Possibly the sweet spot for robustness and no-nonsense-ness, I wouldn’t trust my webserver to any other distro. Recently updated from Debian 11 to 12, not a wrinkle.
Happy birthday Debian, 100 of these days!
Fully agree on this. Debian is the distro you can trust it will do the job. It might not have the latest bells and whistles, but is widely supported, and most importantly, it doesn’t give problems.
Testing version of Debian is also quite stable relative to the stable version of many other distros (looking at you *Ubuntu) and is usually fairly up to date.
It is also a good idea to use Debian testing as a rolling-release distro. It works well, except for some minor annoyances:
I gather Debian Testing does not get the same level of security support as stable or even unstable. https://www.debian.org/security/faq#unstable
Yes, I thought the guidance was always to prefer unstable to testing, because once something bad gets into testing it takes a long time to get it out.
I’d heard the opposite more or less, basically that unstable is very unstable and you don’t want to use it unless you are fine with things breaking.
That said, for servers I generally stick to stable.
Unstable cannot really be very unstable, as many Debian developers are using it daily.
In a distant past, unstable could break every couple of months. This didn’t happen since a long time. Nowadays, you only have to deal with minor breakages (like a file moving from one package to another without the metadata about that being set correctly). On the other hand, testing got a bit worse as packages may disappear for a long time.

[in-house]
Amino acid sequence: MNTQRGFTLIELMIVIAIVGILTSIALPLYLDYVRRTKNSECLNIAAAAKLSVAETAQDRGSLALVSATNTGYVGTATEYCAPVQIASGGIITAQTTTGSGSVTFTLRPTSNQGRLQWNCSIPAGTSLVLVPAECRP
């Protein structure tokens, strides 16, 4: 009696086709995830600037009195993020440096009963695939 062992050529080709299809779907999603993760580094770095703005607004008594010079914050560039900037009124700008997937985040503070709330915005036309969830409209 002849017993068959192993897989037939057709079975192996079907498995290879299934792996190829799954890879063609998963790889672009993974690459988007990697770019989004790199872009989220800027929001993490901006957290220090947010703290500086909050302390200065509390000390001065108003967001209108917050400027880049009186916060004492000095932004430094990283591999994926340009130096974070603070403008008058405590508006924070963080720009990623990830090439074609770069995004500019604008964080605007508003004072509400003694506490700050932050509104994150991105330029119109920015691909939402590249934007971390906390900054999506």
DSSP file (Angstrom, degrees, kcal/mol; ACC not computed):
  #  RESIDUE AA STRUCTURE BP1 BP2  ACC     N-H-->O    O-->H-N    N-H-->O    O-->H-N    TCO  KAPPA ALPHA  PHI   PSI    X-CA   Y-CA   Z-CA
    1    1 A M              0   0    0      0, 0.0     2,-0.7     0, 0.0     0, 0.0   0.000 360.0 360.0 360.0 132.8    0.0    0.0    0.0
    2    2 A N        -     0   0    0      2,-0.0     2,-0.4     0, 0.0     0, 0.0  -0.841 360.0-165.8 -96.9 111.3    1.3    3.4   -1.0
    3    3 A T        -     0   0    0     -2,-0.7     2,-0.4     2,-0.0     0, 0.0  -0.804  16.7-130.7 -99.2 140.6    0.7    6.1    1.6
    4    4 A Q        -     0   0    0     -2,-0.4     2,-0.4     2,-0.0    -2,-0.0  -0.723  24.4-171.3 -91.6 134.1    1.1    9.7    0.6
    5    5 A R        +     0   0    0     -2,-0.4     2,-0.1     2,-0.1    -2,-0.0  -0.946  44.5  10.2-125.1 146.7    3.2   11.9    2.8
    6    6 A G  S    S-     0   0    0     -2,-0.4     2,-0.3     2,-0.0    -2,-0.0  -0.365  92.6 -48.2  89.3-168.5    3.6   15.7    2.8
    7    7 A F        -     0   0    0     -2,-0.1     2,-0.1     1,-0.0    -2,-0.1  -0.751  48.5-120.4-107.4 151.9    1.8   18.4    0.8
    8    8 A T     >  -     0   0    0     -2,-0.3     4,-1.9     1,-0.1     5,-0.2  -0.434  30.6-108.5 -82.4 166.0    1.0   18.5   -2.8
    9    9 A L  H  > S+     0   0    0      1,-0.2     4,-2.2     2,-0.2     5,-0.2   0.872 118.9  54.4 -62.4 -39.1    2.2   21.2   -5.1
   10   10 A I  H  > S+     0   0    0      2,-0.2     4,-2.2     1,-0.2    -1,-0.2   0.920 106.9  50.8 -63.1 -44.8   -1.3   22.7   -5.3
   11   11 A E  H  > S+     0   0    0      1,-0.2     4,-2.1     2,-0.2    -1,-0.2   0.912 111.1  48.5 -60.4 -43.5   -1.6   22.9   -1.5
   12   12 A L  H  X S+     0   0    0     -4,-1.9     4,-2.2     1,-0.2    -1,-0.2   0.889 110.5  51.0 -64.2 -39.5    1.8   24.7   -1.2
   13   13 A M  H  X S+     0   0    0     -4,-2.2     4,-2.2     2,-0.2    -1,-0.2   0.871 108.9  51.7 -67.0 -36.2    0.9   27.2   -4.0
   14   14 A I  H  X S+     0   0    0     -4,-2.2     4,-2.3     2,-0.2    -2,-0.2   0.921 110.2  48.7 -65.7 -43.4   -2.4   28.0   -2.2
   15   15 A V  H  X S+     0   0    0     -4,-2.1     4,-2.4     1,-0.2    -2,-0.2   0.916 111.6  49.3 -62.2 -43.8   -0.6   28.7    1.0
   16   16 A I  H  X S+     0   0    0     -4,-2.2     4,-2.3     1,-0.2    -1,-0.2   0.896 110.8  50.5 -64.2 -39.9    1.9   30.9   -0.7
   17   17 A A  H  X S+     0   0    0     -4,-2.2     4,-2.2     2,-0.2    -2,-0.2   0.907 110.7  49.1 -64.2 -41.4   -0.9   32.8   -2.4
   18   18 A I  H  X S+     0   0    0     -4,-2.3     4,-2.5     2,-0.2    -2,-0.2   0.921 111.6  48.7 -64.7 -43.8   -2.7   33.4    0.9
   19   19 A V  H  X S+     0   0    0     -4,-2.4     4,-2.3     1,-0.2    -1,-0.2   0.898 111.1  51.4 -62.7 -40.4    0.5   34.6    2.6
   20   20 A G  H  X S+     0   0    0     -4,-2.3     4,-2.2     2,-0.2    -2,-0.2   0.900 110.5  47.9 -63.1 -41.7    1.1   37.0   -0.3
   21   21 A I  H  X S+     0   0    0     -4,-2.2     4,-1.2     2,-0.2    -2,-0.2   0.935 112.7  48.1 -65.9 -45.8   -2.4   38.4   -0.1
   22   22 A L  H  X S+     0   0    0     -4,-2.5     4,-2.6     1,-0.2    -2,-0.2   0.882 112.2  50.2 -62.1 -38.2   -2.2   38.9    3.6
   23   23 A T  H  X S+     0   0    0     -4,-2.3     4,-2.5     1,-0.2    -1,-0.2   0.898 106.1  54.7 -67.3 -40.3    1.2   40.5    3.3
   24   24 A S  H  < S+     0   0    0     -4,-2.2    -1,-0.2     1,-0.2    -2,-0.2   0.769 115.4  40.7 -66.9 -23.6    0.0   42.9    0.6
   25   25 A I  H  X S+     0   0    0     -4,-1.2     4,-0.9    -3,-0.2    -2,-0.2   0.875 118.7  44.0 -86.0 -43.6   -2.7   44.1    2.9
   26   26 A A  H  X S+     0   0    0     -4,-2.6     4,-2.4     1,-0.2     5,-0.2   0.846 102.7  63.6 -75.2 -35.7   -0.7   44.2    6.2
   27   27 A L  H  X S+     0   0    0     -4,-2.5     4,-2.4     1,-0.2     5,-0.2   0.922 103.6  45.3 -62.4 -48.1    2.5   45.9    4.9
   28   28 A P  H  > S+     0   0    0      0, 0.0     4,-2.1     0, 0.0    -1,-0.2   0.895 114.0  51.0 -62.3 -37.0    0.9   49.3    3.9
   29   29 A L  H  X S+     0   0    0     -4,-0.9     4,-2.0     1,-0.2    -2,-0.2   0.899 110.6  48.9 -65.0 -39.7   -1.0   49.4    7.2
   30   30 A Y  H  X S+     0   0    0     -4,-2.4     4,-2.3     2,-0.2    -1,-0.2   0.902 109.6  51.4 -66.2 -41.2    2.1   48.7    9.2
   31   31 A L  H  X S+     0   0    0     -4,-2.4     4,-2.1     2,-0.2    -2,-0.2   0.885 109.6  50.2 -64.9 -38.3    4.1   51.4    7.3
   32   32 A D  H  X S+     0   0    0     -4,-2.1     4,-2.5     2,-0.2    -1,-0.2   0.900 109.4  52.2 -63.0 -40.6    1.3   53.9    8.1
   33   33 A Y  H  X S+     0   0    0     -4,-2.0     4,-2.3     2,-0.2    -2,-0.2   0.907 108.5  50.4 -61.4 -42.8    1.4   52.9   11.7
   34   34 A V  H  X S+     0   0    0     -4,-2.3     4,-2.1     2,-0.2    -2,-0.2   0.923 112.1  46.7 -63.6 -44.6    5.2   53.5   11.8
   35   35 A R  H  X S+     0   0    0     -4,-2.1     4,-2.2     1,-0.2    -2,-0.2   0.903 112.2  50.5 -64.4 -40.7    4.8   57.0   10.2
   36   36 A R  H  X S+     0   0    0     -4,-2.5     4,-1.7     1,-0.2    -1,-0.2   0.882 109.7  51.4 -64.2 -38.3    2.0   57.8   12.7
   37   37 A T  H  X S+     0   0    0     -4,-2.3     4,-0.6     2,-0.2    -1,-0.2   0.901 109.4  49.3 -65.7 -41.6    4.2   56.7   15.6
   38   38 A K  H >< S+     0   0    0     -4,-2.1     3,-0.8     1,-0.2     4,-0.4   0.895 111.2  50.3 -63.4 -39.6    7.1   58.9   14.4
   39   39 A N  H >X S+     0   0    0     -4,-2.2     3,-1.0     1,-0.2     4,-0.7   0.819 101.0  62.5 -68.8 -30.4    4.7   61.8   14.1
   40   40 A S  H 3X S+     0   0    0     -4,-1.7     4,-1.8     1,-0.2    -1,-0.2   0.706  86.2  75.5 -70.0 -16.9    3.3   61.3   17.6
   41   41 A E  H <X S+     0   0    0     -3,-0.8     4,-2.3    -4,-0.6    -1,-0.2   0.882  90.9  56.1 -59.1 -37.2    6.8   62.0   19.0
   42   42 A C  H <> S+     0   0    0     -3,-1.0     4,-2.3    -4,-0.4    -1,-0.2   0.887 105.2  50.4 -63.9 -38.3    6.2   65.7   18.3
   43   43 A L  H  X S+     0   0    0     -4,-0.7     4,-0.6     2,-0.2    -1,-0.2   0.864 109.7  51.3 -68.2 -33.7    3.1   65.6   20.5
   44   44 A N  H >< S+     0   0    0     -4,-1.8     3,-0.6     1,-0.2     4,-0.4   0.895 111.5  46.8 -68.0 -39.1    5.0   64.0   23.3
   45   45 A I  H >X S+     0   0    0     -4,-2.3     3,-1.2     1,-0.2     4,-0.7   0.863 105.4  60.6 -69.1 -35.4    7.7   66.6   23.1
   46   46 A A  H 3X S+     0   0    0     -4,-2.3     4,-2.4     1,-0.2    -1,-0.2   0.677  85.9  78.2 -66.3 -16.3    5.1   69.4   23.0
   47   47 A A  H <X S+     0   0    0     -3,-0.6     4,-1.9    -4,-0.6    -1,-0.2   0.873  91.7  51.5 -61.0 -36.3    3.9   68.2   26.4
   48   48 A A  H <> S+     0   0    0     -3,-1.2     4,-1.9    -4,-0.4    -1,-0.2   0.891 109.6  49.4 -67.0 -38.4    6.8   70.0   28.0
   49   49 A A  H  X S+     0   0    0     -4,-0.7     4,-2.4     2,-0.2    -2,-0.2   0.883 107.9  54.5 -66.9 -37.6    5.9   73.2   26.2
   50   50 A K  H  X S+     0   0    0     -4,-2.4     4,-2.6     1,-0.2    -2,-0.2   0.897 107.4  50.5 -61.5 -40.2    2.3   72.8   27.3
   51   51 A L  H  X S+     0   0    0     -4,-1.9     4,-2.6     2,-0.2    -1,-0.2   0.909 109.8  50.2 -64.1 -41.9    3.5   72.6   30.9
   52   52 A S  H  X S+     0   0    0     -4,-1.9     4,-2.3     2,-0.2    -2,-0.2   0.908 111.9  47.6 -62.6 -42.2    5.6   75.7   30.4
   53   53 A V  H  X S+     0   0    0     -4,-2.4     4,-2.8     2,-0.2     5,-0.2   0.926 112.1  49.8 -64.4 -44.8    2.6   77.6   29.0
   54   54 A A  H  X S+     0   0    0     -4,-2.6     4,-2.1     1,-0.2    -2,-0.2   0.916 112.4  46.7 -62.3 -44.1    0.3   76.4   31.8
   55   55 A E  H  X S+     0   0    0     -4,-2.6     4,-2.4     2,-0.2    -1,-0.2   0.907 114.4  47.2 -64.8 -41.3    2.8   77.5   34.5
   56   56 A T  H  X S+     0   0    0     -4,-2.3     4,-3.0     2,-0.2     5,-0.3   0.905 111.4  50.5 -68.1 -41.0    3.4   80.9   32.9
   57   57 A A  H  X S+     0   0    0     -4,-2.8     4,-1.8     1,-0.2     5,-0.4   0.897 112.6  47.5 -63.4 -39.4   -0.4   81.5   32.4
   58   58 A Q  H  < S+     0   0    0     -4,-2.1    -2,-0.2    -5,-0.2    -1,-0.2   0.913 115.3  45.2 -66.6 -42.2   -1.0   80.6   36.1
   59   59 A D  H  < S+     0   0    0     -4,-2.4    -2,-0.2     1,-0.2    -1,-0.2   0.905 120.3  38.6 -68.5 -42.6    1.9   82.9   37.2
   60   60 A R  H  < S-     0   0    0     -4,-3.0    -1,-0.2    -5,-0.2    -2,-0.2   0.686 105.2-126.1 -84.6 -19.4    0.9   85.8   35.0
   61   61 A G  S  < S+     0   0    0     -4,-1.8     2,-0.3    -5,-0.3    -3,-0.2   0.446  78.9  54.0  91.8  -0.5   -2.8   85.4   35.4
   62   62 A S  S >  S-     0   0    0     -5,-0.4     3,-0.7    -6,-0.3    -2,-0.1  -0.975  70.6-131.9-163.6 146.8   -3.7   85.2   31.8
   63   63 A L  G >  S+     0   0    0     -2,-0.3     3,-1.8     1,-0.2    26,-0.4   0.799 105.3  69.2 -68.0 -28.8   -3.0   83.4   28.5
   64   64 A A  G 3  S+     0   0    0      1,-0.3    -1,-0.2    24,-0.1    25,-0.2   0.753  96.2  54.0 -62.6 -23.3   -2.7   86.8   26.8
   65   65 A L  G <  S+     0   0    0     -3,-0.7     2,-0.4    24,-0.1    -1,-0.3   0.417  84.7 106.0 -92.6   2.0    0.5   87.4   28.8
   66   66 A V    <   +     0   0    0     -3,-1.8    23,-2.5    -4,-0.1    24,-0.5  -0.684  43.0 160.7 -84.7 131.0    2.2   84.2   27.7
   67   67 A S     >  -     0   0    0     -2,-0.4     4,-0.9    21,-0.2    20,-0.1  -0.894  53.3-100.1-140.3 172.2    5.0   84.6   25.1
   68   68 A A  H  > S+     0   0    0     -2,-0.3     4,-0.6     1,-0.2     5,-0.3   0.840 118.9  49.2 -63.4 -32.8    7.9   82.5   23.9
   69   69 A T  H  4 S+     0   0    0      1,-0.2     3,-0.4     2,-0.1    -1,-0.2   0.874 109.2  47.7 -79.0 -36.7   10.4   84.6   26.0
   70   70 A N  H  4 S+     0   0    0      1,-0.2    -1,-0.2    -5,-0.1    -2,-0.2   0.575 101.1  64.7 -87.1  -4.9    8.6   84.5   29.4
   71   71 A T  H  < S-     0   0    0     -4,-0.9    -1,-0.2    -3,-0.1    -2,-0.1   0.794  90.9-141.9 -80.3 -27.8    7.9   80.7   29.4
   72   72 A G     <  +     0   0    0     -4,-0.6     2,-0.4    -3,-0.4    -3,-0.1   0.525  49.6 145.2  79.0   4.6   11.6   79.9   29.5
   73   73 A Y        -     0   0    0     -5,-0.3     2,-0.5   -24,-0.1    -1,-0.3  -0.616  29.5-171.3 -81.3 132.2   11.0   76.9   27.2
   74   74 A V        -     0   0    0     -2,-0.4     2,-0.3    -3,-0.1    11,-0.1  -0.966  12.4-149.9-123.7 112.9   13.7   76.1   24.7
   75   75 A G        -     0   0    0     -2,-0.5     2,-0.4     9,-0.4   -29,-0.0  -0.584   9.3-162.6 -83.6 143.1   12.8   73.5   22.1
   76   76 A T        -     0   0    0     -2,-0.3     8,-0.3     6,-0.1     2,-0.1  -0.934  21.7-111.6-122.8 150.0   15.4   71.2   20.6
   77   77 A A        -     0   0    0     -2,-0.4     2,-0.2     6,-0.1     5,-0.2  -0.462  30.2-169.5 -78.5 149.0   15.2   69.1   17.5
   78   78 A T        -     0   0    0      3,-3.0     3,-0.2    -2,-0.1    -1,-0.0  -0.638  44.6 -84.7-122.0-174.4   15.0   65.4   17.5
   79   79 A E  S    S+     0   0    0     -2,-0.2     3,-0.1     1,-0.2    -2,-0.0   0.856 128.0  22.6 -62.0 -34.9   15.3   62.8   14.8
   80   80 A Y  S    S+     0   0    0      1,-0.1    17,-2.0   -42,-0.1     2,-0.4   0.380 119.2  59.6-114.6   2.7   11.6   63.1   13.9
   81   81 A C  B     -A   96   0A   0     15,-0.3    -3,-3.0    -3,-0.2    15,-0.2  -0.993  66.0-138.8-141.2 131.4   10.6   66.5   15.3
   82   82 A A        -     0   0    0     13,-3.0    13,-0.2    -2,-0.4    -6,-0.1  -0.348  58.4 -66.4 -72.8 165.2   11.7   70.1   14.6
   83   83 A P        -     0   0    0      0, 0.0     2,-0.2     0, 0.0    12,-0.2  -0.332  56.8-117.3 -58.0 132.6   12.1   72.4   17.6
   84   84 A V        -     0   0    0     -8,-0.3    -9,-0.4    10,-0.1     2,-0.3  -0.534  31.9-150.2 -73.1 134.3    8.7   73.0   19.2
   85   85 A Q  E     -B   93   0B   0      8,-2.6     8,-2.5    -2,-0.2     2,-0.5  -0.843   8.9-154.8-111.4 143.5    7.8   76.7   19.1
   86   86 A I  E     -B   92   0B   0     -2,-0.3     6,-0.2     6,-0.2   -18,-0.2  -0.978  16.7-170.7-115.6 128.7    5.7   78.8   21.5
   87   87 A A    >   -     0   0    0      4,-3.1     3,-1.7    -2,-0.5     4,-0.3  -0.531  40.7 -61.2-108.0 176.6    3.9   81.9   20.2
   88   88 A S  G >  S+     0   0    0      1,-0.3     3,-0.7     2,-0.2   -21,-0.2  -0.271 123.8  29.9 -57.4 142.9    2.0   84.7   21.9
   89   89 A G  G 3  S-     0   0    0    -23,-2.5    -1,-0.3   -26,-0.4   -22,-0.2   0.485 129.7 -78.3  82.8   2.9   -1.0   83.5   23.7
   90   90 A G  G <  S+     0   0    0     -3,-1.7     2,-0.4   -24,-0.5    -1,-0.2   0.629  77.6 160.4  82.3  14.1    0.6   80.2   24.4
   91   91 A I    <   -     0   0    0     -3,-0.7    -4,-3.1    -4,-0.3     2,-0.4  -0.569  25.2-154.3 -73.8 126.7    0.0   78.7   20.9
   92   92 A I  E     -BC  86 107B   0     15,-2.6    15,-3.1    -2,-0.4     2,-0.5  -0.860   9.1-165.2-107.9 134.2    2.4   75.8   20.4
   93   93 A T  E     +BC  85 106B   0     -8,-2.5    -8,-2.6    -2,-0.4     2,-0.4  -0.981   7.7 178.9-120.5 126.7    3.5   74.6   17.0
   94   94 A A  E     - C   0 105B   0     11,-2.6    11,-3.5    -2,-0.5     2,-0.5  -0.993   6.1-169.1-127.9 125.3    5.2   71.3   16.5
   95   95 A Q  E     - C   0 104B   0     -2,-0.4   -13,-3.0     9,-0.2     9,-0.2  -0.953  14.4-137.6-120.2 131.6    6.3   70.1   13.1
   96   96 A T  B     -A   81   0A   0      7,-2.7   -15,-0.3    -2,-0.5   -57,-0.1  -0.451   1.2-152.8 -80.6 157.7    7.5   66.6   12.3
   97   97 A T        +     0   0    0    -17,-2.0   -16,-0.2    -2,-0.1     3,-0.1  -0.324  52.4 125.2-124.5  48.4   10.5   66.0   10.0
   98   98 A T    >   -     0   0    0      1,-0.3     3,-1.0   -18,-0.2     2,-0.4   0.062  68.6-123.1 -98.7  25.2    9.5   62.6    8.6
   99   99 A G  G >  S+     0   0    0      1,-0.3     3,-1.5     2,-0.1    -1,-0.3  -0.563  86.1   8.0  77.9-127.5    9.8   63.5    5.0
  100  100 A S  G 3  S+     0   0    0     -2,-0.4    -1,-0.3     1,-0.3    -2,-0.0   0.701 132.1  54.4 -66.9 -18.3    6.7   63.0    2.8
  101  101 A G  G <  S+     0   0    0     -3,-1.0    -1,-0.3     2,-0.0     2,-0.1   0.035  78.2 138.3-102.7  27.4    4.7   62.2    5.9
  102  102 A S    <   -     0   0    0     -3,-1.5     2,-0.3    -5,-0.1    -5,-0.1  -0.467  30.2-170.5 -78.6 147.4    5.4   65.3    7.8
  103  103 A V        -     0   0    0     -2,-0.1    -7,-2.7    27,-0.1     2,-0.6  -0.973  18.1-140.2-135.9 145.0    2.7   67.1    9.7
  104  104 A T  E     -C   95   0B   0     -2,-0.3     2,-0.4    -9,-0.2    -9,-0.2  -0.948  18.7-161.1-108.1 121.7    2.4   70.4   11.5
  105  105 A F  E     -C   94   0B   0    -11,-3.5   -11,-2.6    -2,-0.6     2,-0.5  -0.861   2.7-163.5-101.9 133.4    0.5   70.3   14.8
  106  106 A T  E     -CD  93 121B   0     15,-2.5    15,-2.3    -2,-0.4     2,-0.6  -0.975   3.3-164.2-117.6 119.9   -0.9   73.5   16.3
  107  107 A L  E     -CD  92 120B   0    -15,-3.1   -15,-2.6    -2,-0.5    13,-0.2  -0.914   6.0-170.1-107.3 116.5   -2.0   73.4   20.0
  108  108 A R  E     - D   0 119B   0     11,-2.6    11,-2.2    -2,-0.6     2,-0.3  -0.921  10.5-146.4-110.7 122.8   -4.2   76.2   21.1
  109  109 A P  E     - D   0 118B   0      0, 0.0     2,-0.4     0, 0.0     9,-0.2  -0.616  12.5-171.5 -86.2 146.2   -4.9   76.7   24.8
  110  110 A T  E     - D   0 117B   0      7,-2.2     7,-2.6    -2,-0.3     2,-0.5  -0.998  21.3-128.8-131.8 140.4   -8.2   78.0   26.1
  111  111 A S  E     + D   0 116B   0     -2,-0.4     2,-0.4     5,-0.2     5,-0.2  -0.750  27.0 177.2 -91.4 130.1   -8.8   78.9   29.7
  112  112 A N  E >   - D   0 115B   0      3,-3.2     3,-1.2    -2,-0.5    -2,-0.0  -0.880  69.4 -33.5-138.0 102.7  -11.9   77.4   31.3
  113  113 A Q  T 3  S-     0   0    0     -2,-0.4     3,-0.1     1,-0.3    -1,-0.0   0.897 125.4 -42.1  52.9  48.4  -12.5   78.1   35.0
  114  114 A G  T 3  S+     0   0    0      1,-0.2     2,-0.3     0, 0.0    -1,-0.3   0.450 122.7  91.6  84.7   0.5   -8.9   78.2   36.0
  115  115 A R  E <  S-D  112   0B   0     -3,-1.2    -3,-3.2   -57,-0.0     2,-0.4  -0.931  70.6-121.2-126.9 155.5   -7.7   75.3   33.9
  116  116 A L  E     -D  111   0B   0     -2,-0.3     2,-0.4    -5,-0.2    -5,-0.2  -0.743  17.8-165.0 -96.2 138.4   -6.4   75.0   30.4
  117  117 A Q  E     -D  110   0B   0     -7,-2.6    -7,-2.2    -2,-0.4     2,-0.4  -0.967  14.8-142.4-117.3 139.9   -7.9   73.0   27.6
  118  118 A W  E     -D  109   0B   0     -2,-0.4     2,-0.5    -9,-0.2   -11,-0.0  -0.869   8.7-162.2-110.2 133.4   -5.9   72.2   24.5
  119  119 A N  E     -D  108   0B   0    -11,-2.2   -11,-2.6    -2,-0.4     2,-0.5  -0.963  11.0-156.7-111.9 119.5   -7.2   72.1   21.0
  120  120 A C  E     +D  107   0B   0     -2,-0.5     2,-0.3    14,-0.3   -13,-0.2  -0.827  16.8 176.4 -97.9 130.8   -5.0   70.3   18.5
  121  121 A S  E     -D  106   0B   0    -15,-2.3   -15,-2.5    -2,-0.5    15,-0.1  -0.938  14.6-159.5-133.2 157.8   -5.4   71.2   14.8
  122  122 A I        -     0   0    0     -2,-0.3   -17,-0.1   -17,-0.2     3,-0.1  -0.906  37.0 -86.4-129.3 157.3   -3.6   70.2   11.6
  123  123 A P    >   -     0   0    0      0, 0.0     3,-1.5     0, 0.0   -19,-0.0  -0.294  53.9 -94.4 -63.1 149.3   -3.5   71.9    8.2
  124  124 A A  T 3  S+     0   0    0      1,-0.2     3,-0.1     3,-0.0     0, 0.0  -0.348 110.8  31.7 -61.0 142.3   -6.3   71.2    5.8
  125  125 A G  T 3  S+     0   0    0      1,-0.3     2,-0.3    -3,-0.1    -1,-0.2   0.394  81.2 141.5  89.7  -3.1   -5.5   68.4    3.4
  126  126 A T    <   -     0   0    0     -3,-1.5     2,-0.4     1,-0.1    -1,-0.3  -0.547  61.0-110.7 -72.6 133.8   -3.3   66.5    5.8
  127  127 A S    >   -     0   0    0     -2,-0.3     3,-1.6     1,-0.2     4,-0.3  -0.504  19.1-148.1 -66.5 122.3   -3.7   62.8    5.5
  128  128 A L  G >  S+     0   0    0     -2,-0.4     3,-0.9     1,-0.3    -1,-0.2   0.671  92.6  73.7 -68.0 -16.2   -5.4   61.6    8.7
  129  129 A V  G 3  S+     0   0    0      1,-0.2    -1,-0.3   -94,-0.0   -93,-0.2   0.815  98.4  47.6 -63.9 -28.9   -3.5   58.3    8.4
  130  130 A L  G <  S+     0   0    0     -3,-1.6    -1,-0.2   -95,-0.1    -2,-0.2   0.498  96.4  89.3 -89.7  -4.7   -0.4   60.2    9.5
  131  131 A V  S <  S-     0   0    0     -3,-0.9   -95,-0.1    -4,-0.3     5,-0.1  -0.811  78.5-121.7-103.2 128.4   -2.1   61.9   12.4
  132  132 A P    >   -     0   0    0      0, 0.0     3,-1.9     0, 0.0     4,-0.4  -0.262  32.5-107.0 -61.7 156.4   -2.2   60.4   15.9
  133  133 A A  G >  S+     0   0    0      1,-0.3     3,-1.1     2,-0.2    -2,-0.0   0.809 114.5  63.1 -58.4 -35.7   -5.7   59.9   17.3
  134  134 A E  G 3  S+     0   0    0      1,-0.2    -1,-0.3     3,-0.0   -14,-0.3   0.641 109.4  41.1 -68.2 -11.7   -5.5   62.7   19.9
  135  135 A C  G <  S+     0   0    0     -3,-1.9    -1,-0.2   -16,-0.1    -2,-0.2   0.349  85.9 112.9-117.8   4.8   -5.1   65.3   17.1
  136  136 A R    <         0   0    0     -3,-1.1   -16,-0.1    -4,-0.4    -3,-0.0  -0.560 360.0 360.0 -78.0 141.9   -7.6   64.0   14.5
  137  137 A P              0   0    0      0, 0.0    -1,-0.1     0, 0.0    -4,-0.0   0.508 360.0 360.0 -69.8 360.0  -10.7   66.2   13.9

Still, I think testing it’s good enough for a desktop installation. (And, with proper care, you can mix testing and unstable to get the urgent updates faster.)
But for a server installation I would use Debian stable, of course.
Debian is also probably the only distro I’ve used where major version updates are actually painless and almost never break. It’s pretty impressive. Meanwhile Ubuntu is like “wipe and reinstall everything every 2 years”.
What I find most amazing about debian is how they keep the lights on for so long. There are so many open source projects that are struggling b/c the maintainers can’t do all the work for free. Many of these have donation links front and center on their landing pages. Not so debian.
Congratulations and here is to the next 30 years!
I didn’t start using it until mid 1995. Such a noob.
At least you remember! I started with Linux in ’98 but I know was distro hopping like mad in the first years, so I think I can only pinpoint the time to when I started using Debian between ’99 and 2003ish.
My first experience with Debian was around ‘98. I bought a £1 CD from a company that did Linux CDs by mail, along with a RedHat 5.1 one. I never successfully installed Debian (I tried several times and ended up with something that refused to boot every time) so I used RedHat. I didn’t try Debian again until about five years later. By this time, I could expect to reliable upgrade from one Debian release to the next without problems, whereas with RedHat even minor updates often hosed the system and required a complete reinstall.